Global metals deals insights: Year-end 2019

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Executive summary

The global Metals industry faced significant challenges in 2019 and as a result deal activity suffered throughout the year. Not only has the industry had to contend with dynamic trade negotiations and tariffs directly impacting products, but also a weakening in US manufacturing activity in the second half of the year. The Steel sub-sector in particular has slowed, as producers faced falling demand and lower prices during the year. These and other factors were among the reasons for reduced deal value, volume, and average deal size in 2019 compared to 2018. 


“While 2019 was a stellar year for the US economy and M&A, it was also permeated with uncertainty. From shifting trade policies to geopolitical instability and volatile metals pricing, deal makers focused on metals did not have an easy go of it. Recent progress has been seen, but the picture remains murky, and longer-term consequences are unclear, meaning Metals deal activity may remain subdued into 2020.”

Brian Kelly, US Metals Deals Leader

High level trends and highlights of 2019


  • Total deal value in 2019 declined by 33% to $39.7 billion from $59.1 billion in 2018. The fourth quarter of 2019 deal value increased by 2.3x to $6.8 billion from $3 billion in Q3 2019.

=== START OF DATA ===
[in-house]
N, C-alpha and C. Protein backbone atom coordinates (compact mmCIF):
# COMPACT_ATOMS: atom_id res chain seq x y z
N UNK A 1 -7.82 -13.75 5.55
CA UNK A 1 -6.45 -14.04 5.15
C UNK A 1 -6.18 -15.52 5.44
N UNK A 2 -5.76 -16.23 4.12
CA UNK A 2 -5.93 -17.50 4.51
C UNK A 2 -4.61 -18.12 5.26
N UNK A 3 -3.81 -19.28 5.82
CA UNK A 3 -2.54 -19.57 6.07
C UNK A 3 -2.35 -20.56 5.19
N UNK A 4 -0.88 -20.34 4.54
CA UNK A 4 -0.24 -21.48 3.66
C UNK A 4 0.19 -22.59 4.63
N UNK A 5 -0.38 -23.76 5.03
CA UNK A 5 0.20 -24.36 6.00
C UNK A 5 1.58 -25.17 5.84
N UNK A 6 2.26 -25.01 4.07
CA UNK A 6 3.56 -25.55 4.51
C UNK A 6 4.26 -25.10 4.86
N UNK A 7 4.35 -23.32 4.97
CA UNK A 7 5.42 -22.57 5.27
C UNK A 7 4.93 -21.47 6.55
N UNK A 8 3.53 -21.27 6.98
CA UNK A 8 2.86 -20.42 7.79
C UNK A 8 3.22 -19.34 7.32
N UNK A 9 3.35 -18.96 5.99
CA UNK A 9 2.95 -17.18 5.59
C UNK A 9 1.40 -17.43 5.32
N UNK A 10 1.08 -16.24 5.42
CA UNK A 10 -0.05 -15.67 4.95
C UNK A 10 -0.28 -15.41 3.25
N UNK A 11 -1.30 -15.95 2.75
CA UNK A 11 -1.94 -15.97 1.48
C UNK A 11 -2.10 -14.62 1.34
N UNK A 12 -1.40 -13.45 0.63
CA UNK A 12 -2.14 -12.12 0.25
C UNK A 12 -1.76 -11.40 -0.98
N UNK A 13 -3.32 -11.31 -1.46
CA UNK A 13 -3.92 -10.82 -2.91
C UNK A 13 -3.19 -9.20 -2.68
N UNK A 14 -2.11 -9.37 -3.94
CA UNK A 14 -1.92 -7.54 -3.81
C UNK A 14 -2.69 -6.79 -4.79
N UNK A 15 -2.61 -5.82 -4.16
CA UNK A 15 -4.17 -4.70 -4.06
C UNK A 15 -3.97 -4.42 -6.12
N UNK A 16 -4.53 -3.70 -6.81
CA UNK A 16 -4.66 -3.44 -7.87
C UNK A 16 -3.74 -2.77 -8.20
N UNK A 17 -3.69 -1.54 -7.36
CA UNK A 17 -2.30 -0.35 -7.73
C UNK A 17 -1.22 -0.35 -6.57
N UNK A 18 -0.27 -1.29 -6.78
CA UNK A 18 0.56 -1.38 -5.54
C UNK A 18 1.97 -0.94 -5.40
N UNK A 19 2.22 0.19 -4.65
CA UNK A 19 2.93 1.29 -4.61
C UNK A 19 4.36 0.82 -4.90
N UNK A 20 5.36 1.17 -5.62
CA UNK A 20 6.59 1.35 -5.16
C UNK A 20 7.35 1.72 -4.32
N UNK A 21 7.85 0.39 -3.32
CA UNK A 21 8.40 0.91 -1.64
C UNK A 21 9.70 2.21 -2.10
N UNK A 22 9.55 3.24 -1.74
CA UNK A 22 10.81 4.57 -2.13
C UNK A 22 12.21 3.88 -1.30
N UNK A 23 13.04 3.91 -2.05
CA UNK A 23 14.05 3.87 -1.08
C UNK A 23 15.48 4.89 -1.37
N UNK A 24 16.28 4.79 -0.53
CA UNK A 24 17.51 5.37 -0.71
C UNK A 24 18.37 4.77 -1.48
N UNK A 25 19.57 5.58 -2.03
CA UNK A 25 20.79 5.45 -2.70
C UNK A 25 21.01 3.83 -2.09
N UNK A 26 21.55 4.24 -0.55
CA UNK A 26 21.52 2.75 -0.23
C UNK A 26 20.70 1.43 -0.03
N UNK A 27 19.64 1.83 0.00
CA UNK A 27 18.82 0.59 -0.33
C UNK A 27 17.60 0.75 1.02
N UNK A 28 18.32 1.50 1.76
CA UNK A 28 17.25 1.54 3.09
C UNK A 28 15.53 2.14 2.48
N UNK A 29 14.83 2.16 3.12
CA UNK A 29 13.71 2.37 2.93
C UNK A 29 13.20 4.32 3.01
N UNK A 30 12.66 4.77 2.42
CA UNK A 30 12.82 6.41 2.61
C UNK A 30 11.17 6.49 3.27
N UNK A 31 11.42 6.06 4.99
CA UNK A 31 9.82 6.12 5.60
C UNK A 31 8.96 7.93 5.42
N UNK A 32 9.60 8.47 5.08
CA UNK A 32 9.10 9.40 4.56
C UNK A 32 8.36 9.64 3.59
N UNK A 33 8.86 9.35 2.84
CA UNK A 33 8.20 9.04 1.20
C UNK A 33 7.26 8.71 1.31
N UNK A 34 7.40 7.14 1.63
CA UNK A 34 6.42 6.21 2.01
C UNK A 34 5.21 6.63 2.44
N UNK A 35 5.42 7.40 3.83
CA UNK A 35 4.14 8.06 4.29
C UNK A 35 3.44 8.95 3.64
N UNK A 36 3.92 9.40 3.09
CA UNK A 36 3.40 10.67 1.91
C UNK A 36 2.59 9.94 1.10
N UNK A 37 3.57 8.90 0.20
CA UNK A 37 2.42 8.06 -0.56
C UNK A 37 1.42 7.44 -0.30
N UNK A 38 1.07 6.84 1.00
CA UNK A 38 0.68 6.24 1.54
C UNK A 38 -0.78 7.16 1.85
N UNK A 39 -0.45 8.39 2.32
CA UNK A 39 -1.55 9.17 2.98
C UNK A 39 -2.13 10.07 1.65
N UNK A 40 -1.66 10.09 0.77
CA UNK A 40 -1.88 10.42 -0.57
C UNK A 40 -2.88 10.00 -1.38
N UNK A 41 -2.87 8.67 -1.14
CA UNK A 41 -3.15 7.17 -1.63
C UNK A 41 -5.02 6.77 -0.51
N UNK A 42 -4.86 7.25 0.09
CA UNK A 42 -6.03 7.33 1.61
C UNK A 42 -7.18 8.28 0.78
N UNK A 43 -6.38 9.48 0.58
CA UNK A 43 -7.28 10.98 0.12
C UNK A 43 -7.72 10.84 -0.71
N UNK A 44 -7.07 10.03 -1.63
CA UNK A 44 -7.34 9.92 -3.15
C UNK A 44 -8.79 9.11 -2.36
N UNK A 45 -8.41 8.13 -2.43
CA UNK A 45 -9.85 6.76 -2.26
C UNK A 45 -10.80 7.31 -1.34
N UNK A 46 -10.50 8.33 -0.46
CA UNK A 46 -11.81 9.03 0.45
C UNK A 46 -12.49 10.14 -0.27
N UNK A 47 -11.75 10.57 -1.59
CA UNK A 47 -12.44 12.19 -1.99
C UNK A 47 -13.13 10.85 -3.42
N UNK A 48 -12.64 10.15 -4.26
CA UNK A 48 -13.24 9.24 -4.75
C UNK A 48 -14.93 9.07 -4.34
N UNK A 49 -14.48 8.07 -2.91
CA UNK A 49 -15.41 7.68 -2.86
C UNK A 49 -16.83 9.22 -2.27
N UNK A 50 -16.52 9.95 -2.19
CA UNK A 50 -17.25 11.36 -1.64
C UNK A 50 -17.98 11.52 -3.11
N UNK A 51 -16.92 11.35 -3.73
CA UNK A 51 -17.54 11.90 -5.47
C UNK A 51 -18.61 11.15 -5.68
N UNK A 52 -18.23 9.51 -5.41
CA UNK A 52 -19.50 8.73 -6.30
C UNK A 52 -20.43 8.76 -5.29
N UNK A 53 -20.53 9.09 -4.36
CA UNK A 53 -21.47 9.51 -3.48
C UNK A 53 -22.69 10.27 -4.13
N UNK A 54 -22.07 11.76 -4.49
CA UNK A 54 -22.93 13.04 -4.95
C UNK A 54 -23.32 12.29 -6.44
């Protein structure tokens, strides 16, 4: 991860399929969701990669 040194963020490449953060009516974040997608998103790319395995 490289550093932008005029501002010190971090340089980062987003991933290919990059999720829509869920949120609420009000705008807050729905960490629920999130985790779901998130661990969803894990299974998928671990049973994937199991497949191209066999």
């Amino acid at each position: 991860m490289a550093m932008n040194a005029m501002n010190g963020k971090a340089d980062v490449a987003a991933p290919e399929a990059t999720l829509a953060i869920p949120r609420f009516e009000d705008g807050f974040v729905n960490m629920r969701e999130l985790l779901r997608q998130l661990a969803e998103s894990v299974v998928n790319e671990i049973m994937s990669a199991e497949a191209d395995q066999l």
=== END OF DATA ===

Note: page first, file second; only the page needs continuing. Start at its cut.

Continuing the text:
• In 2019, deal volume declined by 10% to 633 deals compared to 702 deals in 2018. The fourth quarter also saw deal volume increased by 7% to 169 deals from 158 deals in Q3.

  • Average deal size in 2019 declined by 24% to $121 million from $159.4 million in 2018. Average deal size in Q4 2019, increased by 2.2x to $78.7 million from $35.9 million Q3 2019.

Deals by disclosed value and average deal size

In 2019, average deal size declined by 24% to $121 million compared to $159.4 million in 2018. The decline in average deal size is attributed to reduced number of megadeals and large deals in 2019. For Q4 2019, the average deal size increased by 2.2x to $78.7 million when compared to Q3 2019. The increase in average deal size is due to a significant increase in the deal value and relatively small increase in deal volume in Q4 2019 versus Q3 2019.


Financial vs. strategic investors

In Q4 2019, strategic investors led in terms of deal value and volume by contributing 65% and 60%, respectively. Similarly in 2019, strategic investors led in terms of both deal value and volume by contributing 80% and 57%, respectively. The deal value and volume for strategic investors declined by 40% and 20%, respectively, in 2019 when compared to 2018. However, the deal value and volume for financial investors increased by 24% and 9%, respectively, in the same period.


Regional analysis

In Q4 2019, Asia and Oceania was the leader in deal value and volume as both the acquirer and target region. Overall in 2019, North America was the leader as the acquirer and target region, contributing more than half of the total deal value as both acquirer and target region. North America was followed by Asia and Oceania with 38% and 33% share as the acquirer and target region, respectively. In deal volume for 2019, Asia and Oceania led by contributing 53% and 51%, as acquirer and target region, respectively.